Baseball gives you time to enjoy the day and visit with your neighbors |

Baseball gives you time to enjoy the day and visit with your neighbors

John L. Smith

A river of Clark County School District fifth-graders pours from yellow buses, meanders around Cashman Field and into the mouth of the ballpark Tuesday morning.

They are officially here to watch the Las Vegas 51s play the New Orleans Zephyrs in a Pacific Coast League baseball game, but only a small percentage of the young crowd stays focused on the playing field.

They are all elbows and fidgets and endless chatter. Kids at that age can outtalk an auctioneer without stopping to catch a breath. They possess so much energy it’s hard to imagine they’ll ever slow down, grow up, and have families of their own.

But the river flows, the outs and innings tick by.

“It’s like an anthill out there,” 51s General Manager Don Logan says. A proud father, between pitches Logan blurts out that his own daughter, Adrienne, is graduating from high school in a few weeks.

That’s one of the beauties of baseball. It gives you time to enjoy the day unwinding under a brilliant blue canopy. You can keep score, razz the umpire, cheer a deftly fielded foul ball, eat a hot dog, and visit with your neighbor.

I watch my own fifth-grader, Amelia, take in the scene. She acquires 51s mascot Cosmo’s autograph, then piles mustard, ketchup, onions and relish on a hot dog and starts at one end. She’s one happy fan.

Next to us, in a 51s cap and T-shirt, Dana Lane studies game stats and drinks a cup of coffee. He drives the noon-to-midnight shift for Checker Cab and spends most of the rest of his waking hours thinking of his 3-year-old daughter, Emily.

I personally have never met a cabdriver. I have met musicians, boxers, writers, sock salesmen, and cowboys who happen to drive cabs. So it is with Lane, who is a bright guy with a college degree writing a memoir of his time behind the wheel.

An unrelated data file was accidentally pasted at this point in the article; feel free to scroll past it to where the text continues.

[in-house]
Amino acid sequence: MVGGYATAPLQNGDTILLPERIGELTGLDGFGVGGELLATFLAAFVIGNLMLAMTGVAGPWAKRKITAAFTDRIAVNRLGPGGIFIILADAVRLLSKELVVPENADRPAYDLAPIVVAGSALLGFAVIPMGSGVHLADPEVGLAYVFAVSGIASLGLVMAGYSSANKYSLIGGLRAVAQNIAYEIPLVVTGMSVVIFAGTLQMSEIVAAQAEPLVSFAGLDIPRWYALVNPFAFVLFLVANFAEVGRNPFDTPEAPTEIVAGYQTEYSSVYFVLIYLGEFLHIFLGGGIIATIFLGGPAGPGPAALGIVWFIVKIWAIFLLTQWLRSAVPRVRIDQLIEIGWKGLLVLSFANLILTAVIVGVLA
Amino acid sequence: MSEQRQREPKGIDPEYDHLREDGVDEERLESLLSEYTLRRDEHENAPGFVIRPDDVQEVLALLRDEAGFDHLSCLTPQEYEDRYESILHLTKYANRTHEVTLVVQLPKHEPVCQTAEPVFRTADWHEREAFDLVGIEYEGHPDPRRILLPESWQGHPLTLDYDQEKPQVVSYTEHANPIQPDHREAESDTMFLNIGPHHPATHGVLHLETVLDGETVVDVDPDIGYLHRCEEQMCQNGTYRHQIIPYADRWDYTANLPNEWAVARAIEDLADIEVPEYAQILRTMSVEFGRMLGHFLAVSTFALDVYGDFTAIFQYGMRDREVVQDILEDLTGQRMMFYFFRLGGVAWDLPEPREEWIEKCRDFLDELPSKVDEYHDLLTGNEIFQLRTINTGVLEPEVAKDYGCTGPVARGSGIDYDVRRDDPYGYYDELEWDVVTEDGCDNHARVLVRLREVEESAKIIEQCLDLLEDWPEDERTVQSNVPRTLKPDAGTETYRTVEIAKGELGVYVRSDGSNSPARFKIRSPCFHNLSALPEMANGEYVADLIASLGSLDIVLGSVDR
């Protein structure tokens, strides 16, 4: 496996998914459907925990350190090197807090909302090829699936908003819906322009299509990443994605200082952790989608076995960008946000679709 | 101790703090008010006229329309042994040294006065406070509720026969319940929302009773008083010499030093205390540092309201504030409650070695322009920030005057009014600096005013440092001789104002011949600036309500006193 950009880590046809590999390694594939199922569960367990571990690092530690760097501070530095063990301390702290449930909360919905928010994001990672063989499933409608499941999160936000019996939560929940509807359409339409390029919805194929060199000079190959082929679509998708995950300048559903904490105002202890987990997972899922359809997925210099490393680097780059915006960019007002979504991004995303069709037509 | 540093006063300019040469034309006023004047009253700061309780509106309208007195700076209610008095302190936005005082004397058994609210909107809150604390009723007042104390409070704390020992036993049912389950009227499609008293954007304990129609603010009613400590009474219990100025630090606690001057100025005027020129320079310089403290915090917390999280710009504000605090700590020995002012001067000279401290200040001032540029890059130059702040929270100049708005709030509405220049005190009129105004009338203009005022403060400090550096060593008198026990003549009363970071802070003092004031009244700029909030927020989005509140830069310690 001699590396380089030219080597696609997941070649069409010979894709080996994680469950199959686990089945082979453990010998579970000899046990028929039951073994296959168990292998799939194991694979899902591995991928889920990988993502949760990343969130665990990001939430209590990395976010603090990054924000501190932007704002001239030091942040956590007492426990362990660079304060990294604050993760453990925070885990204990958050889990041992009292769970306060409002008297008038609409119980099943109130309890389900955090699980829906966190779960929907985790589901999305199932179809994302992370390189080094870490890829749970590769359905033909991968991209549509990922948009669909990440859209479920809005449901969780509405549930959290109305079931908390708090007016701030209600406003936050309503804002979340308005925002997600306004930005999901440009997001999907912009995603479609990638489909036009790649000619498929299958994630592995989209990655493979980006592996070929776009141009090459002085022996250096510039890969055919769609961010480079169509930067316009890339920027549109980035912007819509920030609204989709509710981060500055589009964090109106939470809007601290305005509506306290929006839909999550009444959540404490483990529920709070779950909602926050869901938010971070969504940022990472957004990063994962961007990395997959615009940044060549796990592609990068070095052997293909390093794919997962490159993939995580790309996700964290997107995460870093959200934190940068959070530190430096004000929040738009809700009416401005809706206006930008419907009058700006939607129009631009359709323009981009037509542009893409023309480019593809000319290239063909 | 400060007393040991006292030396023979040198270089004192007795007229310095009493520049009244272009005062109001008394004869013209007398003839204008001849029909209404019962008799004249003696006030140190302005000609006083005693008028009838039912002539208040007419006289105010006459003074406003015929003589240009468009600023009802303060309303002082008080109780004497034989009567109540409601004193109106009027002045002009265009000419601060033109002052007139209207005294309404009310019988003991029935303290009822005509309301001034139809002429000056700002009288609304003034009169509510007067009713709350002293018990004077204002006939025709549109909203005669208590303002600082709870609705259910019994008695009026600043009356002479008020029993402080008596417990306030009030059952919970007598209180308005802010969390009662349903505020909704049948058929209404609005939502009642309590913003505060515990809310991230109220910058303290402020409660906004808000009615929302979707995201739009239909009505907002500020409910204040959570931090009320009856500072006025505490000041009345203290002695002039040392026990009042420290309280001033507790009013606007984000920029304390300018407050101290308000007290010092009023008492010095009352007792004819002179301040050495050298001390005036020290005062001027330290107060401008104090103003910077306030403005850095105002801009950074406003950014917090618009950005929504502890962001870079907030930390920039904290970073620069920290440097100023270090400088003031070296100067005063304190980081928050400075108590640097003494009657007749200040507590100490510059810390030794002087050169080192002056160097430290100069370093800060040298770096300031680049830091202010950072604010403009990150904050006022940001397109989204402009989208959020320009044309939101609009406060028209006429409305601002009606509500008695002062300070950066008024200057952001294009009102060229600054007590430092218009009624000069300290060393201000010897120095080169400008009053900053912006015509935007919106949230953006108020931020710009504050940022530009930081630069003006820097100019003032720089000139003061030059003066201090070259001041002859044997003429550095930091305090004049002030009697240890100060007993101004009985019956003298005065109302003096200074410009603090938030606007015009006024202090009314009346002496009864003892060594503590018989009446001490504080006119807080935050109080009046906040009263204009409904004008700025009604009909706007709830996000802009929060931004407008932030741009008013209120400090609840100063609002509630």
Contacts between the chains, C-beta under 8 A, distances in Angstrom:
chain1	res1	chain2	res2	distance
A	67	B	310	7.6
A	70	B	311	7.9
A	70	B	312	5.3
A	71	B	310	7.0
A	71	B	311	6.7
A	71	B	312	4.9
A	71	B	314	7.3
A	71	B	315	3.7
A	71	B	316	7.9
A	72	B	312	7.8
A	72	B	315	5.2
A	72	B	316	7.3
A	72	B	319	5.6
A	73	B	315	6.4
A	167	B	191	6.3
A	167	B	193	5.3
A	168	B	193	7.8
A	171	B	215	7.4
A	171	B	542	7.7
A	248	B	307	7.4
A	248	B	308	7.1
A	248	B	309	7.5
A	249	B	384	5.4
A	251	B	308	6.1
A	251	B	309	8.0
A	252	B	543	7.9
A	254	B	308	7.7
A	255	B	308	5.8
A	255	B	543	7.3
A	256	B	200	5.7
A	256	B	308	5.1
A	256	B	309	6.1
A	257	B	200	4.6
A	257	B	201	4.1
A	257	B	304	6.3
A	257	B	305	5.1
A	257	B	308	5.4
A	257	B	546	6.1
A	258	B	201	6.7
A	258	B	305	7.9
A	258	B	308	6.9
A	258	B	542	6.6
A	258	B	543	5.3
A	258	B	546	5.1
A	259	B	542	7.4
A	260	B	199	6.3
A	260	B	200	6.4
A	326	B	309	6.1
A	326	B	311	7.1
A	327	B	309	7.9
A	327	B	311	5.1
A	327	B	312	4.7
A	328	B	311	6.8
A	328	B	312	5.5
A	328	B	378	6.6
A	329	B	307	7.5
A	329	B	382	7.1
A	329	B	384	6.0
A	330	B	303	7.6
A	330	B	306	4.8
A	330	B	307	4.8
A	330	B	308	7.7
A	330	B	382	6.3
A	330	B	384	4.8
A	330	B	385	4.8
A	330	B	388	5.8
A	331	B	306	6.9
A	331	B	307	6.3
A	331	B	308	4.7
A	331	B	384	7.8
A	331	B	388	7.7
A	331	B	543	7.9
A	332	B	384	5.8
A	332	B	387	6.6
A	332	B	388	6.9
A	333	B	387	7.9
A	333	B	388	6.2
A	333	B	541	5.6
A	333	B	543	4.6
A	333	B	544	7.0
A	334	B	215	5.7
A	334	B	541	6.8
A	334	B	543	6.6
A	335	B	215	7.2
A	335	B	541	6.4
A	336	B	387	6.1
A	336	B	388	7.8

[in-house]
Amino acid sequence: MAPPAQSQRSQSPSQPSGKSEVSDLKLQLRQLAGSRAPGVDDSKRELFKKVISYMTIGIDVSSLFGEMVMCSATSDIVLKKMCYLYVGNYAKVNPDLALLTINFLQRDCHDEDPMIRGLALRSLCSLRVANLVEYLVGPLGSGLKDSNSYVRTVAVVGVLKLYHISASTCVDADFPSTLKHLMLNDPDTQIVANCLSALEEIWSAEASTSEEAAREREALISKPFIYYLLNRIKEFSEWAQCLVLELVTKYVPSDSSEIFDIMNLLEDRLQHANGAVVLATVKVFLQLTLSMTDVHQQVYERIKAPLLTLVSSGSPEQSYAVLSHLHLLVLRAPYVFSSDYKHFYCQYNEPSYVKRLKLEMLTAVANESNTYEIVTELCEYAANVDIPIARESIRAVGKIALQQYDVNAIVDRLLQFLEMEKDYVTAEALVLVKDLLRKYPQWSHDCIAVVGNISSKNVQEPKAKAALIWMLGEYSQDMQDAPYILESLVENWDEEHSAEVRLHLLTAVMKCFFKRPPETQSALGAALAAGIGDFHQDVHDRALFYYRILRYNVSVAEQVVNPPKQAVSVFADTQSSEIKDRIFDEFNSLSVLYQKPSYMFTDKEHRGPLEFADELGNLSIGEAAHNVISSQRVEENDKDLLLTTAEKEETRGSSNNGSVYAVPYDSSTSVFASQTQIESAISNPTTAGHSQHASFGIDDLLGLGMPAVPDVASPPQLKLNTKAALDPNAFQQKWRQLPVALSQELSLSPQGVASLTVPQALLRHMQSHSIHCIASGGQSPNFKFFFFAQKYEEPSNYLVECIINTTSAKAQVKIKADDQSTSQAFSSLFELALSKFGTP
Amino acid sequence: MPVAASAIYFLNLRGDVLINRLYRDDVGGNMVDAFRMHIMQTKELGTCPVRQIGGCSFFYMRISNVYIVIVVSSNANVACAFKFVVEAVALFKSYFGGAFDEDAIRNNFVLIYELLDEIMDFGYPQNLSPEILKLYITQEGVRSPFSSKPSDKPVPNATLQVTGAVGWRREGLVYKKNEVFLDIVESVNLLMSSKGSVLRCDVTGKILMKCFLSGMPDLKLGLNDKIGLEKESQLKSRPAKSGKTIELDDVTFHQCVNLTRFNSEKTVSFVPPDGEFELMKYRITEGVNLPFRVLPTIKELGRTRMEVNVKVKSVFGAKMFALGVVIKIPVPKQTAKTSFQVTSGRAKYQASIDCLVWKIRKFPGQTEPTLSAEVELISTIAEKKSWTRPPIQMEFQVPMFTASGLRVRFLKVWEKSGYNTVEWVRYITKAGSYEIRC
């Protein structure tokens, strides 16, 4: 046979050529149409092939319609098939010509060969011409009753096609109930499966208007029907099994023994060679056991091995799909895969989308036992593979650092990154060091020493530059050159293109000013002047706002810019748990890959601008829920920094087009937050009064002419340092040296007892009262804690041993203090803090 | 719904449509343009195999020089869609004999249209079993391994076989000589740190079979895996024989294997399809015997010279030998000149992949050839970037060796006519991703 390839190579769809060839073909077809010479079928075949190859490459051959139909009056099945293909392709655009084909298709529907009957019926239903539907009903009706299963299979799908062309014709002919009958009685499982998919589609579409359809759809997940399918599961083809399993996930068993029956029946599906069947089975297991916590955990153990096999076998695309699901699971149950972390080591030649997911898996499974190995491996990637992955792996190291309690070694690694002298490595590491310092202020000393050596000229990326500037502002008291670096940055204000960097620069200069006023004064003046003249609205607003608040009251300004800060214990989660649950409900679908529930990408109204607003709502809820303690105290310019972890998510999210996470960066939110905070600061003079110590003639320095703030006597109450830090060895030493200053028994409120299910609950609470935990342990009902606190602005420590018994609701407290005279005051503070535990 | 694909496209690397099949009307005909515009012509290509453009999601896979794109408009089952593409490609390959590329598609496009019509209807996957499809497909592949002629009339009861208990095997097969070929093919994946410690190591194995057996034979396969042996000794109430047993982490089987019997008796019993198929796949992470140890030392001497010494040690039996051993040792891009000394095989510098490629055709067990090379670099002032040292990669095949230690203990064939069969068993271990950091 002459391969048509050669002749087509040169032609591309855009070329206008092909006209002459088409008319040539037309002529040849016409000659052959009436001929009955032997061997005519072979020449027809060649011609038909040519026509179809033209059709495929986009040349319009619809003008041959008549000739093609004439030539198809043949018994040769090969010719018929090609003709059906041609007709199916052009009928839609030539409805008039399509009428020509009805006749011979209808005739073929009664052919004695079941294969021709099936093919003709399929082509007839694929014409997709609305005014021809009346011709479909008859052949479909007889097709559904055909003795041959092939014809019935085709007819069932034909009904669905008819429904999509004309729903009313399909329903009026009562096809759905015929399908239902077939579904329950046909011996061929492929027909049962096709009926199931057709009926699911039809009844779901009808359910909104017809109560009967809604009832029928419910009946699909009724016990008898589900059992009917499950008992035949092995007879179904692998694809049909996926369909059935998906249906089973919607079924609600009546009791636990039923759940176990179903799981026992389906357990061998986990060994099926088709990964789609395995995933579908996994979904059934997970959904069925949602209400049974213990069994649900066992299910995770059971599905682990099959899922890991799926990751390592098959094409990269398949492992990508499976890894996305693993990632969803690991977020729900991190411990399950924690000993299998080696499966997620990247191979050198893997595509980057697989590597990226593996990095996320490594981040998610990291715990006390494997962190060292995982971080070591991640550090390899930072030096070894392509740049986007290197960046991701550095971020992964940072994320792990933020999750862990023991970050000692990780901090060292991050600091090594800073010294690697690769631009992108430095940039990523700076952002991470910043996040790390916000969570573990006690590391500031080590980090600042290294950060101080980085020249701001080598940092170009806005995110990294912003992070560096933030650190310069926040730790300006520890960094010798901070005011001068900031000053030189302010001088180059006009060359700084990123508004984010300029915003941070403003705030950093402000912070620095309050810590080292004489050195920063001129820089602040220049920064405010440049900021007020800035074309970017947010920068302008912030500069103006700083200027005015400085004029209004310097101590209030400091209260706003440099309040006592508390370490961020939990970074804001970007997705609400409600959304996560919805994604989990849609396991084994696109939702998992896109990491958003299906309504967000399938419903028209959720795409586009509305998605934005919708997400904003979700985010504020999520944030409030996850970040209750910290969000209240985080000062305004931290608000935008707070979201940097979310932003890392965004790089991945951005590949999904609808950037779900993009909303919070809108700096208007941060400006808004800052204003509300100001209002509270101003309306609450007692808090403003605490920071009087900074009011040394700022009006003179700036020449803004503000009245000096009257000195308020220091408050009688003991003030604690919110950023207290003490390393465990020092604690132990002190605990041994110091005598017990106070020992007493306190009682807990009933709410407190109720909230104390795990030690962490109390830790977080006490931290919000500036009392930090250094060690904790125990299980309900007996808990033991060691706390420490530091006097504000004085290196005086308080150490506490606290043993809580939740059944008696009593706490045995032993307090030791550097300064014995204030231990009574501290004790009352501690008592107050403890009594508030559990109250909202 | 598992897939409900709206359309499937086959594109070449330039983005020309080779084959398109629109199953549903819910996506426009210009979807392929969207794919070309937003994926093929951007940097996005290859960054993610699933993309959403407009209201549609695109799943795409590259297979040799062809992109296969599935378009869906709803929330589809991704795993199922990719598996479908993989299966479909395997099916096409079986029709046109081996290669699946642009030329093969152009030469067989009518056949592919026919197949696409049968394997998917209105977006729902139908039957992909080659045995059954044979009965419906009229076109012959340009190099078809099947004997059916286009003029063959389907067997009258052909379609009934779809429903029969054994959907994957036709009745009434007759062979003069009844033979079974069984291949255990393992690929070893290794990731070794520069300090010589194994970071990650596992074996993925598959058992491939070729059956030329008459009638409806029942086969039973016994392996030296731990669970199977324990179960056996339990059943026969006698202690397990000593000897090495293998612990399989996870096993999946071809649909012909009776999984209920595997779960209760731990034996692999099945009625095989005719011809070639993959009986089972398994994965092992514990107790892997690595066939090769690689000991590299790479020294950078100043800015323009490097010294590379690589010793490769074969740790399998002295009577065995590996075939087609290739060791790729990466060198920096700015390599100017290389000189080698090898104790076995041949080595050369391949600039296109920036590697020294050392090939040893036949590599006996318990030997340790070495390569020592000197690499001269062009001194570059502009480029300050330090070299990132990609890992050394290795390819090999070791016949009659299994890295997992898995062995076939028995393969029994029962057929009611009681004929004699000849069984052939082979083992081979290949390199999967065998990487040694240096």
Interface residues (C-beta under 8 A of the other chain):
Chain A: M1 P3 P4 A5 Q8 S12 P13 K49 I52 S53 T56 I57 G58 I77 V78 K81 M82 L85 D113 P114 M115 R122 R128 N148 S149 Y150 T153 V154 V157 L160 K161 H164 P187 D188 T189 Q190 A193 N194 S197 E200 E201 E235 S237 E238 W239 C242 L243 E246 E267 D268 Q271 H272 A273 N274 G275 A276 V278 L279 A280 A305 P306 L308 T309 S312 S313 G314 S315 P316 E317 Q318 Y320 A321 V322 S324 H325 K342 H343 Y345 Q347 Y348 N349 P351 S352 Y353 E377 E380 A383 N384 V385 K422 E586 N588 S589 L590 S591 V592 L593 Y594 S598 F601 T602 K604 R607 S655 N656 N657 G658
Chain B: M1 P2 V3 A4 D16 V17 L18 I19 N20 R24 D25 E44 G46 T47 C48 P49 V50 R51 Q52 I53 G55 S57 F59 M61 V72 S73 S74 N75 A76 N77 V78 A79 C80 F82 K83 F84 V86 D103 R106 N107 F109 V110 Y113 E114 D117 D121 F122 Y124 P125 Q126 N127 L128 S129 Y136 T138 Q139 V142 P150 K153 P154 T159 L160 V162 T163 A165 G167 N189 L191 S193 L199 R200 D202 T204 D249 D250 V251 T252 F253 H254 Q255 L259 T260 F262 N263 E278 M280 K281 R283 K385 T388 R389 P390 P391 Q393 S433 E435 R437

He’s scheduled to work four shifts a week, but this is Las Vegas, and four shifts turns to five, and five to six. He makes good money and has piled up colorful stories.

But the time away from his family has taken its toll. He took the job to make more money for his wife and daughter, but now he’s separated from his wife and has to hustle to see his daughter.

On the field, a 51s player hits a long foul ball, and the crowd of giggling children goes wild. Beatles concerts didn’t have this kind of fan reaction, Lane says. He shows everyone Emily’s picture on his cell phone, and tells a stranger he’ll pick his daughter up after the game.

“If I had some sort of normal schedule, then I could be with her more,” Lane says. “The job really puts you in a Catch-22. I think, ‘If you left the job, you’d have to downgrade the way you live.’ But if I left I’d feel like I was downgrading the way my daughter lives, the way she looks at me. It’s a very hard decision to make.”

It’s a dilemma experienced by legions of shift workers in Southern Nevada, people for whom the thought of a 9-to-5 life is a fantasy as fleeting as a morning ballgame. They run cocktails, pitch cards, park cars, drive cabs at all hours, and they make good tokes for their time. But those jobs can grind away at the foundation of their families.

Over the years, I’ve watched scores of couples struggle to balance shift work and children. I remind Lane that a lot of gaming industry employees know where he’s coming from, and he agrees, but adds, “I wish I had their eight-hour shifts, I can tell you that.”

On the field, the 51s fall behind by five runs before rallying to make the game close. The players won’t find more appreciative fans than the ones rattling around Cashman today.

But soon the mass of fifth- graders winds back onto the buses, and the place goes quiet.

I spend the rest of the day thinking how our children flow past us in a river of time, and all we can do is swim.

Later I call Lane to ask him a question.

He tells me he’s waiting to pick up his daughter.

I hear the joy in his voice.

• John L. Smith’s column, reprinted from the Las Vegas Review-Journal, appears on Thursdays on the Appeal’s Opinion page. E-mail him at or call (702) 383-0295.